Earthquakes are due to the fast propagation of shear faults in the earth. They occur on active fault systems after a long and complex process of stress accumulation over various time and spatial scales. In this course we will address the problem of shear fracture in the earth under the control of friction, butthe main emphasis will be on the generation of seismic waves and strong ground motion. Slow slip on fault zones, an integral part of the process that leads to sudden earthquake rupture, will also be discussed with reference to large subduction zones.
Topics that will be addressed include fault friction, macroscopic failure criteria, effective stress laws, rheology and a detailed description of the theory of rupture nucleation and propagation. We will study in detail the circular fault model used by seismologists to understand the classic scaling laws of seismic radiation at low frequencies. The origin of seismic moment, seismic energy and the scaling between these and other physical parameters will be studied in detail. The origin of higher frequencies, beyond the corner frequencies is still a difficult research subject, we will review the different theories, both kinematic (k-squared) and dynamic (effects of rupture velocity changes including super-shear pulses and stress heterogeneity).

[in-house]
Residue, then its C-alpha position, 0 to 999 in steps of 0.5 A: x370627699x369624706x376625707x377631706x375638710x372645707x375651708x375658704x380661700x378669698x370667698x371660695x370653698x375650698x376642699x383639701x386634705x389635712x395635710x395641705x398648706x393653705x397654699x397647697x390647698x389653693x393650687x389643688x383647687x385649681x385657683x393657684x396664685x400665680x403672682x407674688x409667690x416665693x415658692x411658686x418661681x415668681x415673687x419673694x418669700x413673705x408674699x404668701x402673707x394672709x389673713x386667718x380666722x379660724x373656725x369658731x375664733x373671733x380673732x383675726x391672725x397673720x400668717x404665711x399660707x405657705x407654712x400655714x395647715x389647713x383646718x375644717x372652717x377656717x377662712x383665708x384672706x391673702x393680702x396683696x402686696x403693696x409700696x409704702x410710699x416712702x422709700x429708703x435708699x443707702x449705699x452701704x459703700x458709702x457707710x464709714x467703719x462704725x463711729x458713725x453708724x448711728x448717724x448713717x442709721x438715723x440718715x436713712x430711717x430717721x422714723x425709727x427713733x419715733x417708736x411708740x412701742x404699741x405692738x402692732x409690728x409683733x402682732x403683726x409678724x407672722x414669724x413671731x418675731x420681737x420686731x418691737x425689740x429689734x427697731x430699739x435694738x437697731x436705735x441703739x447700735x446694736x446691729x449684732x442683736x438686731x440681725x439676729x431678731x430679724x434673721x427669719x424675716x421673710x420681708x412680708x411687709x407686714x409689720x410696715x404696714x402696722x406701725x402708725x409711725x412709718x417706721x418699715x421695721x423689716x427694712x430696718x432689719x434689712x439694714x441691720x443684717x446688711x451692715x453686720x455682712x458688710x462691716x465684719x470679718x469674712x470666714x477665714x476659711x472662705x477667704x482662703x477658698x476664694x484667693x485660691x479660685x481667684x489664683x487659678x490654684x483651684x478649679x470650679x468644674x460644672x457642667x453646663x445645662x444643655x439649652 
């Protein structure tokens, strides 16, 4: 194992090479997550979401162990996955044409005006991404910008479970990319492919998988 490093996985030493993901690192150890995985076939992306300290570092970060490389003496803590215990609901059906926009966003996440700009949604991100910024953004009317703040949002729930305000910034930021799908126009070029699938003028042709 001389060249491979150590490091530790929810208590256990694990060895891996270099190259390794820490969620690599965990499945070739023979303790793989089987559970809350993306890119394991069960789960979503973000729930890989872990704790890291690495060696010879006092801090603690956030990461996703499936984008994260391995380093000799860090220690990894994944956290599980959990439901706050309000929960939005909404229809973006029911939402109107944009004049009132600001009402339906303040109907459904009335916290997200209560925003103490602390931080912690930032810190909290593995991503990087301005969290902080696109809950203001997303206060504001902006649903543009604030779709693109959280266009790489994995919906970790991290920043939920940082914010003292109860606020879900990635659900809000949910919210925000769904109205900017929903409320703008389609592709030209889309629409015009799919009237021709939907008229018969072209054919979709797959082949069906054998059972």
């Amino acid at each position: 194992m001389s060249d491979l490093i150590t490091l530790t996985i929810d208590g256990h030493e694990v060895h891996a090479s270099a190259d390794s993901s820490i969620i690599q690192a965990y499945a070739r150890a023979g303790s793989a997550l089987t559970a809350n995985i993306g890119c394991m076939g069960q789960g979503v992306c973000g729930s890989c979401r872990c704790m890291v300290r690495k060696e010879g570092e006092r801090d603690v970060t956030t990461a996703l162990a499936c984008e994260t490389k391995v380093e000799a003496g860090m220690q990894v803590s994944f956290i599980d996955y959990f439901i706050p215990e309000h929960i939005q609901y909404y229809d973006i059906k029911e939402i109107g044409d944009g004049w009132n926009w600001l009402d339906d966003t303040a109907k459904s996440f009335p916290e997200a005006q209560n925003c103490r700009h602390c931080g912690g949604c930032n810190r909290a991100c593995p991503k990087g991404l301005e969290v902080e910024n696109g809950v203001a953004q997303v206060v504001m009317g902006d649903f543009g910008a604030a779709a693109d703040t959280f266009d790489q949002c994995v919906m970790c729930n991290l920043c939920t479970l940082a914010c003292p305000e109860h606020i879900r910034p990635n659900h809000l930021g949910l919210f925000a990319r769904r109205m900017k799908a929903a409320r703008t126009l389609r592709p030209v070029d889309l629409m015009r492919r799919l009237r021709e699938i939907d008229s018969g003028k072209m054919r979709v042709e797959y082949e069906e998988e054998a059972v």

We will extensively use modern digital accelerograms to compute source parameters including seismic moment, radiated energy, spectral properties, earthquake size, friction laws and strong ground motion parameters. The main events we will use are from Japan (strike slip) and Chile (subduction zone).